As a charity, how do you reach out to potential donors, volunteers, fundraisers – and indeed users of your services?
Are you sure you are using the media to the best advantage? The benefits for charities of being good at media relations are massive.
Here are three charities who have done this extremely successfully, by employing three different approaches.
Next weekend, there will be no escape from Comic Relief’s bi-annual Sport Relief, the fundraising efforts of its celebrity supporters, and the fantastic work it does.
The momentum started when David Walliams did his mammoth swim up the Thames last September, and has continued with a whole host of celebrities taking on challenges.
In previous year’s David Walliams has swum the Channel, Gary Barlow, Cheryl Cole and friends climbed Kilimanjaro, and last year Eddie Izzard did 27 marathons, all getting massive coverage and raise huge sums of money.
The money pours in from the public, and every year Comic Relief busts its fundraising target, no matter what the economic climate. So far it’s raised £750 million and no doubt this weekend that total will rise.
Help for Heroes is another charity which has used the media well. When it started in 2007, it didn’t have celebrity backers, but was founded by a soldier turned cartoonist and his wife after a visit to Selly Oak Hospital, where wounded soldiers go for treatment and rehabilitation.
On the face of it there wasn’t much need for another charity raising money for soldiers – after all, there was already the Royal British Legion, SSAFA, the Army Benevolent Fund (now the Soldiers Charity) and a whole host of others.
But even so, in the four years since their first fundraising event – the Big Battlefield Bike Ride, they have raised £128 million.
A third example is Kids Company. It is a charity in South London which works with disadvantaged young people and young ex-offenders. A few years ago it was on its knees, threatened with closure through lack of funds.
Now it’s raised £50 million, and has a training programme which aims to share its expertise with all those working with vulnerable children.
How did they do it?
So how have these three charities done it? In different ways they have all harnessed the power of the media to boost their profile, boost their income, and boost the number of people they can help.
One thing they all have in common is a very astute marketing, public relations and media strategy.
Of course, Comic Relief had an inbuilt advantage from the start – it was set up by some pretty influential people with a direct line to the BBC, and that certainly helped. But that doesn’t necessarily guarantee success. Look at how many celebrities set up their own charitable trusts – how many can you name – how many of them have made the huge impact of Comic Relief?
What Comic Relief have done is utilise its ability to make really powerful films to show ‘where the money went’ to demonstrate the need for and value of the work done by the causes it supports – and thereby persuade people to dig deep.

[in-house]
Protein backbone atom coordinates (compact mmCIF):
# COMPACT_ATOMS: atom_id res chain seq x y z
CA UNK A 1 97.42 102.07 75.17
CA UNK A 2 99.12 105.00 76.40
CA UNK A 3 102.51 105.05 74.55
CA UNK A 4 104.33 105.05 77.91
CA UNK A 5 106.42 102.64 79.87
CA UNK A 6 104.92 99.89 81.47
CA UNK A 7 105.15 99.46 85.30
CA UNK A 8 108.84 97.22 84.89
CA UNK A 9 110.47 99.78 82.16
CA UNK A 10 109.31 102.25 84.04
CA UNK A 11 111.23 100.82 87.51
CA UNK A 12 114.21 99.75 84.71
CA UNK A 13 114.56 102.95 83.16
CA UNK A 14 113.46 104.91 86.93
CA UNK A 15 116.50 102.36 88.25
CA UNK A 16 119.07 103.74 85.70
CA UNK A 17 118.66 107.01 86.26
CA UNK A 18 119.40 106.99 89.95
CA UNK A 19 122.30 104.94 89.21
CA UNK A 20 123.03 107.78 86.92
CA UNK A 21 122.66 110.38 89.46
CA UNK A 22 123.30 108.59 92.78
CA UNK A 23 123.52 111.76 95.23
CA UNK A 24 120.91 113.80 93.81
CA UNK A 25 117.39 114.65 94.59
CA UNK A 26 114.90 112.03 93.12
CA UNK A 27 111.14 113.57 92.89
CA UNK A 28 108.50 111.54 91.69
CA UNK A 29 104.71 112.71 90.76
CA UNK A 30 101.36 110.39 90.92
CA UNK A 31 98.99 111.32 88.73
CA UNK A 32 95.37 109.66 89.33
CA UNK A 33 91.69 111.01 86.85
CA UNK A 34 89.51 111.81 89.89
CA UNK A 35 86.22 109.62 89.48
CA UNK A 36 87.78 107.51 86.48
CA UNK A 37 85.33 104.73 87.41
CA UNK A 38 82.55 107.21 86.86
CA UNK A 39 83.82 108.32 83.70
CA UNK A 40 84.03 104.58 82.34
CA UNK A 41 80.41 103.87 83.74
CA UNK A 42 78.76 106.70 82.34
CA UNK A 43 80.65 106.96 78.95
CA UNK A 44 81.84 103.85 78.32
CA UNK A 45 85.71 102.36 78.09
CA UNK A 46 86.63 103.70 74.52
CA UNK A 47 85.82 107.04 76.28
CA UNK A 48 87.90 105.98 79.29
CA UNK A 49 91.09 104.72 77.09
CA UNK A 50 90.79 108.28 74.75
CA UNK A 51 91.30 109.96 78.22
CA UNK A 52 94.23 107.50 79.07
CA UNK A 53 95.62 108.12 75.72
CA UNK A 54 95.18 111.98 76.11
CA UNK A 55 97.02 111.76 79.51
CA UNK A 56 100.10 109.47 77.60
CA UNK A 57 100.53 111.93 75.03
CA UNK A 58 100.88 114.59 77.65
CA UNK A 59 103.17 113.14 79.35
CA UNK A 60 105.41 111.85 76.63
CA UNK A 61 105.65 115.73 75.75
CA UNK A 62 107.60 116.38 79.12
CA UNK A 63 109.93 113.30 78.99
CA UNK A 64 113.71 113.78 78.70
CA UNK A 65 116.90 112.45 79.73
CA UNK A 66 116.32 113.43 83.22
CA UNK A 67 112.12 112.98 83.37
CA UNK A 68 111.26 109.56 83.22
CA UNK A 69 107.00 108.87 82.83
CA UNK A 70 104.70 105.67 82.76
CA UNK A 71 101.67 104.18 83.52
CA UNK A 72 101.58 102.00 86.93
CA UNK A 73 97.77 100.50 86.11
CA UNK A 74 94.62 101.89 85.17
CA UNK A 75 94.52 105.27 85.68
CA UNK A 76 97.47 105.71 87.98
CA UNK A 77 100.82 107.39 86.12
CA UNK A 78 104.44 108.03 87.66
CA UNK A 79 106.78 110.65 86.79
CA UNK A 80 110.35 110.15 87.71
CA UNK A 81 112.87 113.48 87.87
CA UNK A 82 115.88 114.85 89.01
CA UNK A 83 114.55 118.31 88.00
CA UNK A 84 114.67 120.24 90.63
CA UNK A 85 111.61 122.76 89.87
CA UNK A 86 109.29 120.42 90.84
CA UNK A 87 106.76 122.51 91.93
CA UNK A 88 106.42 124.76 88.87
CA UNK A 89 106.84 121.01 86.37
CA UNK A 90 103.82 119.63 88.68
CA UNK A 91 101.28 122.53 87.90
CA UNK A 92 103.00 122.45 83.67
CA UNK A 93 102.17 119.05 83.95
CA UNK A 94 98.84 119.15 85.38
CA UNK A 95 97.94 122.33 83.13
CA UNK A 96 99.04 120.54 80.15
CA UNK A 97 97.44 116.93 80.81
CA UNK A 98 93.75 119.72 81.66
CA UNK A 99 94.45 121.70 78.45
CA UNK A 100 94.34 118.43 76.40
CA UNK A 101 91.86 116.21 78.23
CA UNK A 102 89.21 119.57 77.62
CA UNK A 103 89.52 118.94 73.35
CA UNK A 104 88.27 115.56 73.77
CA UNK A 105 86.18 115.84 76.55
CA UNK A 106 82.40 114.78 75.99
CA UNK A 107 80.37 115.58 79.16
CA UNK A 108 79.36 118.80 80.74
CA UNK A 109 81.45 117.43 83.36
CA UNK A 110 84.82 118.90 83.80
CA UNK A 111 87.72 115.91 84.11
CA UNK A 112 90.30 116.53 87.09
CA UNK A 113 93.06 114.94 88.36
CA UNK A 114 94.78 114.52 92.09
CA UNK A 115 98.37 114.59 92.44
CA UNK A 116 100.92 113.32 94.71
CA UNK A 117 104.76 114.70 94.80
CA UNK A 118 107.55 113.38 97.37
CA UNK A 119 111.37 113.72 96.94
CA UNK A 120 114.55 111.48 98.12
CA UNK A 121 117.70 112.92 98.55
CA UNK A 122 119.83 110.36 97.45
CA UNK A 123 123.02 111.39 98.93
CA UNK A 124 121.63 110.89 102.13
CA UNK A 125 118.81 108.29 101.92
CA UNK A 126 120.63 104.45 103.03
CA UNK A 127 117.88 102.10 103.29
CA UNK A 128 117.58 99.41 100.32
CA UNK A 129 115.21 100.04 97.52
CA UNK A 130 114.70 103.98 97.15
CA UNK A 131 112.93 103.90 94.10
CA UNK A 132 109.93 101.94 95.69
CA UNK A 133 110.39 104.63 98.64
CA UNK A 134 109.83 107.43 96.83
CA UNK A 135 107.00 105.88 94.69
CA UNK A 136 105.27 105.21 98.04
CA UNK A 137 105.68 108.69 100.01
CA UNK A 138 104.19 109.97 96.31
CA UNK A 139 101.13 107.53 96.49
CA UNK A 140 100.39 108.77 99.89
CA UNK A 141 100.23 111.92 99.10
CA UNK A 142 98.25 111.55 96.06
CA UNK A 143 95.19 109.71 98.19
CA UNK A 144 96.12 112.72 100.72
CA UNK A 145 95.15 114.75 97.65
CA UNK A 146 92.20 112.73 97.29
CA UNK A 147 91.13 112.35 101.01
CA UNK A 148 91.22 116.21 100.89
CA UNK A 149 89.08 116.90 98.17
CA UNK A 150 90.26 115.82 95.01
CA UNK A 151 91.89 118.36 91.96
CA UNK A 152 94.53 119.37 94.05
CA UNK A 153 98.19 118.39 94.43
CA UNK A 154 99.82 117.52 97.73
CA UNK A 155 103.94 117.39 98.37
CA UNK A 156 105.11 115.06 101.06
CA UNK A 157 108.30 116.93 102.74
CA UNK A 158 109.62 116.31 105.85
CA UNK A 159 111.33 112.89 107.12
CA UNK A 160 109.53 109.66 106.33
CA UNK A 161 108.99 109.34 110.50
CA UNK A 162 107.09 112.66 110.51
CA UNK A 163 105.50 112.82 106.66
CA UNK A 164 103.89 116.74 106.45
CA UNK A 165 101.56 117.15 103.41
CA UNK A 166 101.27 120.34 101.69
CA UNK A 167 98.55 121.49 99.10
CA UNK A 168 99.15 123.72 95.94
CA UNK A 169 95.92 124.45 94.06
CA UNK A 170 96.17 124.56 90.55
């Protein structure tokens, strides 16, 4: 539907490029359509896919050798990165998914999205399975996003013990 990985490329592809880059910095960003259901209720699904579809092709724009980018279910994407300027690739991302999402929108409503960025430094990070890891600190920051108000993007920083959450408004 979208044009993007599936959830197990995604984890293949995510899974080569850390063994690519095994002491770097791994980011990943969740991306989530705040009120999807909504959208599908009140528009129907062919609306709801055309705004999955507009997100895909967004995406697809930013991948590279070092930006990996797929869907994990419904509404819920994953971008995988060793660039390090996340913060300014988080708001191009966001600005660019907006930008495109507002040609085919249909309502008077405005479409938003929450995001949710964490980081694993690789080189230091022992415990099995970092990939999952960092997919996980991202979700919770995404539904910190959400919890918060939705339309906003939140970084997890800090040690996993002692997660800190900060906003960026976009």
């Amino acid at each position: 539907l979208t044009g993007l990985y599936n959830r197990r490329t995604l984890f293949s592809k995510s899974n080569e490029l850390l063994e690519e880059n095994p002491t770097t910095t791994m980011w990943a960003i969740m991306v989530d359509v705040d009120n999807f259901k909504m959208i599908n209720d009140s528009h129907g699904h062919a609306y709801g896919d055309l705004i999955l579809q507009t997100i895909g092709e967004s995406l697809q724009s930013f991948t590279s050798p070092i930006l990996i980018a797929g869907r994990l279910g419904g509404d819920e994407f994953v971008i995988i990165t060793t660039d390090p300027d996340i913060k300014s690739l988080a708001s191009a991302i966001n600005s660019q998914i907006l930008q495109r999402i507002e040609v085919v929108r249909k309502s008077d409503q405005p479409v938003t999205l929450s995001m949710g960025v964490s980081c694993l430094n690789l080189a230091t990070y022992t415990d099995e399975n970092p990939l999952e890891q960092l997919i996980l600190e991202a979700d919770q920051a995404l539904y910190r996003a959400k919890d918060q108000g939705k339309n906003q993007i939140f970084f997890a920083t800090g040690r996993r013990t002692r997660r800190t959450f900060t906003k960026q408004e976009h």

Combining this with the power of celebrity has been a winning combination – celebrities – especially if they’re either pushing themselves to the extreme, or coming face to face with those more disadvantaged with themselves – are a surefire way of ensuring maximum coverage.
Help for Heroes
Help the Heroes has taken a different, but no less effective, approach.
It’s differentiated itself from the existing military charities, whose image may be regarded as rather stuffy or old-fashioned, using a fresh, modern perspective, which appeals to a younger support-base that the other more established charities are unlikely to tap.
Their fund-raising events are squarely aimed at this group: concerts, rugby matches, Atlantic rows and other challenges – all very photo and tele-genic, so likely to secure coverage.
By focusing on the serving soldiers putting their lives on the line in Iraq and Afghanistan, they have tapped into the national mood of support for our troops, and been able to get the popular support of the tabloid press, always keen associate themselves with a patriotic cause.
Kids Company have employed a third tactic – positioning their founder Camilla Batmanghelidjh as an expert in her field.
They had an advantage in that she is extremely charismatic, intelligent and knowledgeable and by making herself available to the media for interviews, articles and expert comment, she’s become the go-to commentator for newspapers, TV and radio when it comes to issues affecting vulnerable and disenfranchised youth.
The result has been a national raised profile in what began as a small charity serving a small area of South London.
Three different approaches to securing media coverage, all of which have been extremely effective.
They have brought together branding, marketing, PR and media relations to find an identity which sets them apart from other similar charities and ensures that they have constant media coverage – so they remain in the front of public’s mind, and the public keep giving.
Next week we’ll be looking at how a charity should go about developing its own media strategy.
PS: I’m doing the Sport Relief mile on Sunday in the Mall with my son, so if do feel free to sponsor us if you feel so inclined by clicking here. (no obligation, of course)